2 Thessalonians 3:6-10,16-18  +  Matthew 23:27-32
August 26, 2020

“Woe to you, scribes and Pharisees, you hypocrites.”

The next time sometime suggests to you that Jesus was nothing more than a teddy bear, point out today’s Gospel passage.  One of several things will happen.  That someone may recognize that he’s mistaken.  Or that someone may suggest—as some scholars actually do—that this passage was made up, and that Jesus never said what this passage records Him as saying.  Or that someone might suggest that it’s only against people like the scribes and Pharisees that Jesus ever spoke in such a way.

The third of these possibilities is most likely to be the response of those challenged to explain this passage.  But this is where the sharp point of the Gospel needs to be recognized.

Today’s passage was not included in Matthew’s Gospel account so that we could wag our fingers at those in our own lives who resemble the scribes and Pharisees.  Rather, we need to hold their lives up to ours, and see to what extent we mirror them.  We would like Jesus always to be a teddy bear, but sometimes we need Him not to be.

OT 21-3

Tuesday of the Twenty-first Week in Ordinary Time [II]

Tuesday of the Twenty-first Week in Ordinary Time [II]
2 Thessalonians 2:1-3,14-17  +  Matthew 23:23-26
August 25, 2020

“Blind Pharisee, cleanse first the inside of the cup ….”

In today’s Gospel passage, we hear Jesus rather harshly commanding that exterior and interior religious practices be integrated.  The right way in which to integrate them is to put first things first:  that is, to tend first to the inner dispositions of the soul, and then from the soul’s strength to practice virtuous acts.

Jesus condemns the “blind Pharisee” who appears clean on the outside, but inside is full of plunder and self-indulgence.  His actions may appear virtuous, but they are not.  They are deeds that may have good effects.  But these actions worsen a division in the soul of the one who carries them out.

Similarly, Jesus’ first condemnation here—of the scribes and Pharisees—concerns a different form of “dis-integration”.  These “hypocrites” are doing certain good works, but not the works that are far better and more central to a life given to God.  This dis-integration suggests that even the good works are being done for bad reasons.

Jesus doesn’t condemn the scribes and Pharisees for tithing:  indeed, He says they should have tithed.  But He uses a purposefully ridiculous metaphor to describe what they’re doing:  they are straining out the gnat, but swallowing the camel!  The latter part of the metaphor ought to remind us of another quote from Jesus:  “it is easier for a camel to pass through the eye of a needle then for a rich man to enter the Kingdom of Heaven.”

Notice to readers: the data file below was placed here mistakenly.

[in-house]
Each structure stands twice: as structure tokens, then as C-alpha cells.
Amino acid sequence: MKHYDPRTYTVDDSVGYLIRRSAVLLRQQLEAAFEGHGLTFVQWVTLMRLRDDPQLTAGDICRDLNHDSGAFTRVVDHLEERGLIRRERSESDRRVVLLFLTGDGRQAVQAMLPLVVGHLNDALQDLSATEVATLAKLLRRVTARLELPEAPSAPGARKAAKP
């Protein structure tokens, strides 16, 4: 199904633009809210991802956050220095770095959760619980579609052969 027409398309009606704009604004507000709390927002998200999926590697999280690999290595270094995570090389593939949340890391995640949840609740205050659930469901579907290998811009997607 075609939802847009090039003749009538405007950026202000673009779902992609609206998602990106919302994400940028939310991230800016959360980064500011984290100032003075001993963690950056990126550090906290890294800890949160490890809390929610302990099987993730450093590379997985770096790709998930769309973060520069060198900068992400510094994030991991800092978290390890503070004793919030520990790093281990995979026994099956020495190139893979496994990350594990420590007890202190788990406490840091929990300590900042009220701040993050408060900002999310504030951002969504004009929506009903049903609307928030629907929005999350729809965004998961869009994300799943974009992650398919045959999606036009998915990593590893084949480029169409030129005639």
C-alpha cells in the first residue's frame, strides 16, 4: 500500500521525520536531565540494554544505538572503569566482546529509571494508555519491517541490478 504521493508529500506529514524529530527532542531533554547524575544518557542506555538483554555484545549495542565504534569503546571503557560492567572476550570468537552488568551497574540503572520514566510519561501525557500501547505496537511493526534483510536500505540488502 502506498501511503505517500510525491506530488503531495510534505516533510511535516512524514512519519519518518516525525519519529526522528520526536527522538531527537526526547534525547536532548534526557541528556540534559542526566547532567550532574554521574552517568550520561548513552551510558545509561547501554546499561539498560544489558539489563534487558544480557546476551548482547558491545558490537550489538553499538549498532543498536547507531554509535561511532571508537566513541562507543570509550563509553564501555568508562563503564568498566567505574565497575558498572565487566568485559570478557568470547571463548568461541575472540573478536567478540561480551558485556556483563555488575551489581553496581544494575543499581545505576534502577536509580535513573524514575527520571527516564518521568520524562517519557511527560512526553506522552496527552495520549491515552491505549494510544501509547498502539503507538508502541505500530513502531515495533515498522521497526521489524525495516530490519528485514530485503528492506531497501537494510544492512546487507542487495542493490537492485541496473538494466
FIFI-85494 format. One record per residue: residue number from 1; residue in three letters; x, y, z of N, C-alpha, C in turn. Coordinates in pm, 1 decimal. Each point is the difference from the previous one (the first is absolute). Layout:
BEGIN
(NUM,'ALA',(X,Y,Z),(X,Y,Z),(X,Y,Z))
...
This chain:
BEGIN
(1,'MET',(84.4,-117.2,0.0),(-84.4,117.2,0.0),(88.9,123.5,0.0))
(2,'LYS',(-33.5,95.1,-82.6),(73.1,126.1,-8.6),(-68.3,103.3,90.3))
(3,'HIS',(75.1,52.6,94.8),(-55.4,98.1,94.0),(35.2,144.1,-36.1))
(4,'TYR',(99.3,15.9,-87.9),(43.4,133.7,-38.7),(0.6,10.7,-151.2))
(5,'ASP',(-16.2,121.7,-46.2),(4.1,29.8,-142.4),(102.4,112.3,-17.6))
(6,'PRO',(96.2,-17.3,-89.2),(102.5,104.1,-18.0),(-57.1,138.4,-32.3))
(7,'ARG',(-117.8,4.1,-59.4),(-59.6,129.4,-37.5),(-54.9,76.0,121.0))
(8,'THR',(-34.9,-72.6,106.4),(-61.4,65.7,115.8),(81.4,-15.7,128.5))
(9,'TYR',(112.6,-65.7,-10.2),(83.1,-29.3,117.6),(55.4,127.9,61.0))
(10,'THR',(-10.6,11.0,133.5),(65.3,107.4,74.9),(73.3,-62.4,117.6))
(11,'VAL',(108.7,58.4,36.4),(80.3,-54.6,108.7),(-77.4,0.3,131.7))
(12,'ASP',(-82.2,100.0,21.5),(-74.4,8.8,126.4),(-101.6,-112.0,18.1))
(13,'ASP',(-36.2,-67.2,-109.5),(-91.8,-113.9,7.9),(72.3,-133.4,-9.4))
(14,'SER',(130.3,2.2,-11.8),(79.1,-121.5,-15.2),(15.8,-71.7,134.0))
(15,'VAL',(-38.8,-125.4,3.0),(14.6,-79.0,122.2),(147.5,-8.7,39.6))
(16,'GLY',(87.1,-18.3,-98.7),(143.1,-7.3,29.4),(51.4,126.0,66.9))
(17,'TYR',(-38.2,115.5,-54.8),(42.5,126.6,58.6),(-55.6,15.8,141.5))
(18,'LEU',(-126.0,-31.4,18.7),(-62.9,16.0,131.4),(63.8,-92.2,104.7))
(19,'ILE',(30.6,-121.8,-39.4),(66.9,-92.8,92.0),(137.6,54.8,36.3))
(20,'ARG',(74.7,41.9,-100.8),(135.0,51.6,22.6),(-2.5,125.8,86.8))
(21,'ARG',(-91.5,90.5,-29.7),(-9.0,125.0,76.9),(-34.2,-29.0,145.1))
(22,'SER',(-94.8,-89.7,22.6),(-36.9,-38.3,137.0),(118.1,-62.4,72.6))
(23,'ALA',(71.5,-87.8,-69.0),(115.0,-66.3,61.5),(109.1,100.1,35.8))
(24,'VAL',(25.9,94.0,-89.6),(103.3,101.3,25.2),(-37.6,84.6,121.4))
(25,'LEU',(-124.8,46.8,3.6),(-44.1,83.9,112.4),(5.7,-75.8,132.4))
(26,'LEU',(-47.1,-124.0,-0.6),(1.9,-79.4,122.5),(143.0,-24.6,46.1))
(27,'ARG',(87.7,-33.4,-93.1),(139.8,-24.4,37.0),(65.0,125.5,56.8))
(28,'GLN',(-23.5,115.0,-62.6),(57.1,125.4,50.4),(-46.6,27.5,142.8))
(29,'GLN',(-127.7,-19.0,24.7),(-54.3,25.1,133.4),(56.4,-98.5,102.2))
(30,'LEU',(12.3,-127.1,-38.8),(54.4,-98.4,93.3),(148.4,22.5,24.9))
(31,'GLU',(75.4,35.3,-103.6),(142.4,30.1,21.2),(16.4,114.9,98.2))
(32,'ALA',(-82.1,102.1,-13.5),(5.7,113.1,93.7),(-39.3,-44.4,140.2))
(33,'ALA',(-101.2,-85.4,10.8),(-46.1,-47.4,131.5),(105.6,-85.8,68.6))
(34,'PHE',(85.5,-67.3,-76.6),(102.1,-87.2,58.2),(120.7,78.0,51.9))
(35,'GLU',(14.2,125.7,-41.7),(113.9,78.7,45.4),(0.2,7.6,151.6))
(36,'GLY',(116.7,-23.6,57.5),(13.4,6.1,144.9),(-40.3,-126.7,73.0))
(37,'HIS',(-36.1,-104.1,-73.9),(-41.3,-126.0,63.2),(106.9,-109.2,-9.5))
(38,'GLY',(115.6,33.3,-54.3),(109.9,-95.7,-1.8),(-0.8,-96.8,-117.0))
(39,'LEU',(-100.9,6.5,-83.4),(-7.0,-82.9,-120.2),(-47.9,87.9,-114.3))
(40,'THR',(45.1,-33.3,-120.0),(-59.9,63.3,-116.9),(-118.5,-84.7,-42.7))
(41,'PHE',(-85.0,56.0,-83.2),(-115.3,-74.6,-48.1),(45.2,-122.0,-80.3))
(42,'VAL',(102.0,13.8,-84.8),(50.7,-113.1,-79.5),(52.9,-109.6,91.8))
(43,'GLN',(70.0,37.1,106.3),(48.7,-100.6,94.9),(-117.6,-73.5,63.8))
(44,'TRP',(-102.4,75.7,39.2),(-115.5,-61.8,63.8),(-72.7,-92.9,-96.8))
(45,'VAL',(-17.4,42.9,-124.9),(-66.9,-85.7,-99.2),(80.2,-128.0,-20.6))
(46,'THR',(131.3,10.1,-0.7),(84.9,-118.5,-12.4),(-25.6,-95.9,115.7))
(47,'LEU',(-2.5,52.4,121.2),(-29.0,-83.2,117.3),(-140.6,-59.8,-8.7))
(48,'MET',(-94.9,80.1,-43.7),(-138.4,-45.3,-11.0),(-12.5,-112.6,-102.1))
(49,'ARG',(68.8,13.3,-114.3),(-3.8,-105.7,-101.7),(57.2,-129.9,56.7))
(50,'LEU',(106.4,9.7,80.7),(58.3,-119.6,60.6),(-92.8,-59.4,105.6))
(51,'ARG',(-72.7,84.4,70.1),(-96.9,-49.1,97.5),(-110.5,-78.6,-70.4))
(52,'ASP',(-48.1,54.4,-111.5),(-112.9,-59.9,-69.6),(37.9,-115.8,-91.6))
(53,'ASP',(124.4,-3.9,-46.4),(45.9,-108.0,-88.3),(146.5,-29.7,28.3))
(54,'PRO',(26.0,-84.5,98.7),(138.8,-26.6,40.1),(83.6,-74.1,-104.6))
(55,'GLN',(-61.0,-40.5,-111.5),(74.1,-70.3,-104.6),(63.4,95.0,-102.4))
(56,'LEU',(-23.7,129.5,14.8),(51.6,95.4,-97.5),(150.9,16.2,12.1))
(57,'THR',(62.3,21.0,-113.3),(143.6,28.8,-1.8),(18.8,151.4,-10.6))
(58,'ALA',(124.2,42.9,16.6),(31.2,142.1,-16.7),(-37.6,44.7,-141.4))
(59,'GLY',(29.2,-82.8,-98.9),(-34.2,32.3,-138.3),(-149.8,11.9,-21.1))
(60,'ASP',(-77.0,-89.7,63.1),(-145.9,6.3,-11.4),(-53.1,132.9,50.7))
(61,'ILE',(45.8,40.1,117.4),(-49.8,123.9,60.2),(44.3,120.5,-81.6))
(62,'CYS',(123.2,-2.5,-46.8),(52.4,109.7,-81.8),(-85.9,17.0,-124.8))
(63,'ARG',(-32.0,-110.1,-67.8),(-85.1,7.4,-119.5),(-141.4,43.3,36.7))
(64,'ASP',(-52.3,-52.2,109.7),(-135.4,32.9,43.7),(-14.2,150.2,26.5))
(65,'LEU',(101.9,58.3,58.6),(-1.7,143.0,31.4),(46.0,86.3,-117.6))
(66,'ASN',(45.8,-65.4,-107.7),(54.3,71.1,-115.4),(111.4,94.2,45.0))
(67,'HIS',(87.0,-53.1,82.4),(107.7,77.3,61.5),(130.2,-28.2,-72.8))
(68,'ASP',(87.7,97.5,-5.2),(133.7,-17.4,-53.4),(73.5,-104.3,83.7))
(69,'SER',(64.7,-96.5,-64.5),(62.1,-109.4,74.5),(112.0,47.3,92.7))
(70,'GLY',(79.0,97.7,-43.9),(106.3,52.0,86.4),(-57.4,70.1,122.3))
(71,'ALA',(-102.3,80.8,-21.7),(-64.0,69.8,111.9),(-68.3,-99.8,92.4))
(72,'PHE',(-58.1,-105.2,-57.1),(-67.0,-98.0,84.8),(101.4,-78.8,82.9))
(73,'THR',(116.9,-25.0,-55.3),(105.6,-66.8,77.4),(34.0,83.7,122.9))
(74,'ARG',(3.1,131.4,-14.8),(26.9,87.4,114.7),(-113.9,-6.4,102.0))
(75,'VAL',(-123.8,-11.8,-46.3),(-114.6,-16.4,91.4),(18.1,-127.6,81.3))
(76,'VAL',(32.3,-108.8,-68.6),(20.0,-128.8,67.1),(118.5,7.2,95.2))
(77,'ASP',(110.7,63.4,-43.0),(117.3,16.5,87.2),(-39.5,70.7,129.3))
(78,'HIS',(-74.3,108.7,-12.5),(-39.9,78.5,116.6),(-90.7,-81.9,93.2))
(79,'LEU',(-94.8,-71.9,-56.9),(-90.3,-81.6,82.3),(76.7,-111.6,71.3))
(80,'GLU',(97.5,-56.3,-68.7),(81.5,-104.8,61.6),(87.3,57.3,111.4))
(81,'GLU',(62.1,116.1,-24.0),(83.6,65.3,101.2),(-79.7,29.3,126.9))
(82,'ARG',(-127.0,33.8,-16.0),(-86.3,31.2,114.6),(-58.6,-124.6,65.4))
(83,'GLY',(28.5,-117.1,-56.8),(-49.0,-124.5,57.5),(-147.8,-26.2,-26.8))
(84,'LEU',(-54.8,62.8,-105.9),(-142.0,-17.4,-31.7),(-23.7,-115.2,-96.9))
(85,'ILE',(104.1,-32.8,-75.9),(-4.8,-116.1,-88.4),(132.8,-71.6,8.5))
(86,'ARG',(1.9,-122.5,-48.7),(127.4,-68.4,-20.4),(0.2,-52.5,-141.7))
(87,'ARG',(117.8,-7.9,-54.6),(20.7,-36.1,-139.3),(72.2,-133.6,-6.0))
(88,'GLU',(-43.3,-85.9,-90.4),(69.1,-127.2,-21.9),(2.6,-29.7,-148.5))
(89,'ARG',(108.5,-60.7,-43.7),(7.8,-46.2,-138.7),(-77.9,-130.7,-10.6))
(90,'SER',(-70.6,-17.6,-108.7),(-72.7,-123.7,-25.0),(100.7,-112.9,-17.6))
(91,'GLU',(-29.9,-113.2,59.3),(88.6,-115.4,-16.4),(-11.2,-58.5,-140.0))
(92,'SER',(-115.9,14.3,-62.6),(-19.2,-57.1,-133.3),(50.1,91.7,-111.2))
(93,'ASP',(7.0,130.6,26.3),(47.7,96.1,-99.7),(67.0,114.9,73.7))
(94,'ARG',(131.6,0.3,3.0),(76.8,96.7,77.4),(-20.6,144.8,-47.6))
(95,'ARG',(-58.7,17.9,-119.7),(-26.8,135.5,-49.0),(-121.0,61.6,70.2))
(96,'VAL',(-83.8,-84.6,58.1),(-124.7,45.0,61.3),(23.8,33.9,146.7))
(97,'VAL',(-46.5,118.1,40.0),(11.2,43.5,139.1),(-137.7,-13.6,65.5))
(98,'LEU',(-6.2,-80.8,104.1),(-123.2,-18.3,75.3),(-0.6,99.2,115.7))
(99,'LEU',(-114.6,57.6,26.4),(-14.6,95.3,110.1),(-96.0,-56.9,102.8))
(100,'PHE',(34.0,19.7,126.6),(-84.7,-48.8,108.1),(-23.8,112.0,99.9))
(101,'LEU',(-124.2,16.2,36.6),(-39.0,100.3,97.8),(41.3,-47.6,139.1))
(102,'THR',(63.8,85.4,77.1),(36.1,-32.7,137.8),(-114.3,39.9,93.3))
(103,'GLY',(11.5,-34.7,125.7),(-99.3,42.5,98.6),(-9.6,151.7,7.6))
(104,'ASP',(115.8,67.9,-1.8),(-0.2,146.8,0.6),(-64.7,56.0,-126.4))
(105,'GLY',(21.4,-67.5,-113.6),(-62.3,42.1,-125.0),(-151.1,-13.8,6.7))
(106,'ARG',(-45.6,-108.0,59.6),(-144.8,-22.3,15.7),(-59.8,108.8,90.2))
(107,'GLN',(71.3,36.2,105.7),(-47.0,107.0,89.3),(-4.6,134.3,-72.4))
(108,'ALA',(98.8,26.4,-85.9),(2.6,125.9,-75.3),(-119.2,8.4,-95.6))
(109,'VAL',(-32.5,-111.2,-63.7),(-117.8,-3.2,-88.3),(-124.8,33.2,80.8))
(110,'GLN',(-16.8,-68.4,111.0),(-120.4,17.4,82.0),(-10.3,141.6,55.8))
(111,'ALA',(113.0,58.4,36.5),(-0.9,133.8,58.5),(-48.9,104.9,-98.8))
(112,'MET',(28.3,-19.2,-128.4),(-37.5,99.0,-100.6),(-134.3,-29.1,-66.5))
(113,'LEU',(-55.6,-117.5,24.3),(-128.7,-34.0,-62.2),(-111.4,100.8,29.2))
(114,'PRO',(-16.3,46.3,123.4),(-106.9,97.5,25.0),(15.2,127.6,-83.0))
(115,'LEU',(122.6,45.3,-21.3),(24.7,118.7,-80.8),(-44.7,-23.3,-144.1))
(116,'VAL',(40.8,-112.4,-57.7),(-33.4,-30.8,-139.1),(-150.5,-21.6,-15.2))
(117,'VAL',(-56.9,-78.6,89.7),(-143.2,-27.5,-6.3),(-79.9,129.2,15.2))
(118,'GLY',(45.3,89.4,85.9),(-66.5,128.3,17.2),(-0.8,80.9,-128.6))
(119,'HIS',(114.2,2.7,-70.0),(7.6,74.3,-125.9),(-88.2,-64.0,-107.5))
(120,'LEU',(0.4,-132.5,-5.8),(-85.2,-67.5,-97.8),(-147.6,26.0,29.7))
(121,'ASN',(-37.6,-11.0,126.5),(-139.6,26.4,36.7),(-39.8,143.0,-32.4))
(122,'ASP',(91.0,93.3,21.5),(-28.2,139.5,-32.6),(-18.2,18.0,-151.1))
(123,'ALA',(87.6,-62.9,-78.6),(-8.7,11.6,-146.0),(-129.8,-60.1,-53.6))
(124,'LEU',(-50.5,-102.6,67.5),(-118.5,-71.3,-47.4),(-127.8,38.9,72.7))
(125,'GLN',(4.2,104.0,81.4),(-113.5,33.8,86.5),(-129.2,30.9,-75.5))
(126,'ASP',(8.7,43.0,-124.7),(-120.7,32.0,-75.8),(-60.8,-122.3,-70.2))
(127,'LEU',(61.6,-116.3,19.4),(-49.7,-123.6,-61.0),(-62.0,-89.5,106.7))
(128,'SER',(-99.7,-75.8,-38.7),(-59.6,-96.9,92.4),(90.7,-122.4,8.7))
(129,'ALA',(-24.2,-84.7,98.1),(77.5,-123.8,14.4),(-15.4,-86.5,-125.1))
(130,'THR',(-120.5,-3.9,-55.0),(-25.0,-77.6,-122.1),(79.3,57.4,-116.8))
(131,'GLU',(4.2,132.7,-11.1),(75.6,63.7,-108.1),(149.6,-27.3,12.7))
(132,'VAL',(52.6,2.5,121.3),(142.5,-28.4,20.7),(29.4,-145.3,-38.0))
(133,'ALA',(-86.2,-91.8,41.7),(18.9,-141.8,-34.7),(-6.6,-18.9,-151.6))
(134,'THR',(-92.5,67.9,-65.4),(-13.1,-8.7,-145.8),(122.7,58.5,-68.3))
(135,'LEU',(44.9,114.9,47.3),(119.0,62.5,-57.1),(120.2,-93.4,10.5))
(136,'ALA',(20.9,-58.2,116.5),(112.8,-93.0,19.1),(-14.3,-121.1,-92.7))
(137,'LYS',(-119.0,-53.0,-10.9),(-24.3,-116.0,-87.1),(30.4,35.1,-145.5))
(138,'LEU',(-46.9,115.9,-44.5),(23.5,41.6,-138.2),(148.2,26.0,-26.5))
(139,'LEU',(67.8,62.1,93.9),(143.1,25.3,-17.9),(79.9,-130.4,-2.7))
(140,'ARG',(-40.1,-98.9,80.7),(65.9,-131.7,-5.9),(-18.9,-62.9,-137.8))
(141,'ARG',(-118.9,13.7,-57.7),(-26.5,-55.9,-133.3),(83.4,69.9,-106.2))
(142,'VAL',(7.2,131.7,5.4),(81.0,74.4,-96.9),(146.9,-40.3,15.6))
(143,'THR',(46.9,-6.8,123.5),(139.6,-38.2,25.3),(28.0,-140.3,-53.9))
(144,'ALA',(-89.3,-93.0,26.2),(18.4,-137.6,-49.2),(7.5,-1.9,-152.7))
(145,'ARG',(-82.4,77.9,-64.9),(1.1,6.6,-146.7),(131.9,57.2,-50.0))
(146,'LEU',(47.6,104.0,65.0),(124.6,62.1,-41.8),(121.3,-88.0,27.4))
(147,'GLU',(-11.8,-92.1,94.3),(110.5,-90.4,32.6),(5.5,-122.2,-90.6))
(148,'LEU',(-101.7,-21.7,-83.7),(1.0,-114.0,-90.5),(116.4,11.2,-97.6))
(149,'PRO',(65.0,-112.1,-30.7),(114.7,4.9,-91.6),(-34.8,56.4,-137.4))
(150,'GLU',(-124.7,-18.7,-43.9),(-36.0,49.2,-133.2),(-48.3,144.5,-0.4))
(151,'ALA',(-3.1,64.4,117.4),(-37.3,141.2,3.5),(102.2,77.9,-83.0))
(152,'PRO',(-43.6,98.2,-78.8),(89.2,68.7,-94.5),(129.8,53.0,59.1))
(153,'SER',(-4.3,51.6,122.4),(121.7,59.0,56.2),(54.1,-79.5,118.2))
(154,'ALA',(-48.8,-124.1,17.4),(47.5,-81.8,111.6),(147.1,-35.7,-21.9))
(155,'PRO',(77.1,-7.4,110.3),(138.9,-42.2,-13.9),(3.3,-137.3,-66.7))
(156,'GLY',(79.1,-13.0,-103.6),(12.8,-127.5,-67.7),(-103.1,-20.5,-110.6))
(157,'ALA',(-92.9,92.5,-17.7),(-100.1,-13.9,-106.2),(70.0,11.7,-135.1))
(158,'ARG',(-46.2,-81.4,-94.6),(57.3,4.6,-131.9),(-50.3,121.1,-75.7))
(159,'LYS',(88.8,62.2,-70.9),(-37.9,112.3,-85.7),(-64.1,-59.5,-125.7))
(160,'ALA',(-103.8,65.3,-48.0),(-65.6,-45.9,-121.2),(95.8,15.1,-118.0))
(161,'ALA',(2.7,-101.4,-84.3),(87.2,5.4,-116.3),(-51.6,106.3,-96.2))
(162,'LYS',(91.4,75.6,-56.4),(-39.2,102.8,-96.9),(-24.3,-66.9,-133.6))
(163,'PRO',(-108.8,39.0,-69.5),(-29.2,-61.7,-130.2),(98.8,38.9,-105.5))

OT 21-2

St. Bartholomew, Apostle

St. Bartholomew, Apostle
Revelation 21:9-14  +  John 1:45-51
August 24, 2020

“Come and see.”

When Philip points out Jesus as the promised Messiah, what does Nathaniel—also known as Bartholomew—say?  We can almost see Nathaniel shrugging his shoulders as he says, “Can anything good come from Nazareth?”  In this one sentence, he insults both Jesus and Jesus’ hometown.  Clearly, he does not have faith at this point.

But we see that Nathaniel is like Peter:  a slow learner, but someone who, once he realizes what’s going on, is completely “in”.  When Nathaniel hears Jesus call him, he realizes who Jesus is, and confesses this truth, declaring:  “Teacher, you are the Son of God; you are the king of Israel.”  So if any of us are slow to learn, we should remember that Jesus does not give up on us.  Jesus will still call each of us to live out his vocation each day, and give him whatever is needed to carry it out.

Yet we should also note something else in this “vocation story”:  that is, the role of Philip.  When God calls a young man to be a priest, or a young woman to the consecrated life, He usually calls him or her through other people.  We need not only to encourage vocations:  we need also to encourage those “other people” like Philip to encourage vocations.

After all, Philip said just three words:  “Come and see.”  But if Philip had not said these three simple words, Nathaniel might never have met Jesus, and the Church would not have been built up by this holy apostle Bartholomew.  Little words can do a lot for God’s great glory.

St. Bartholomew LORES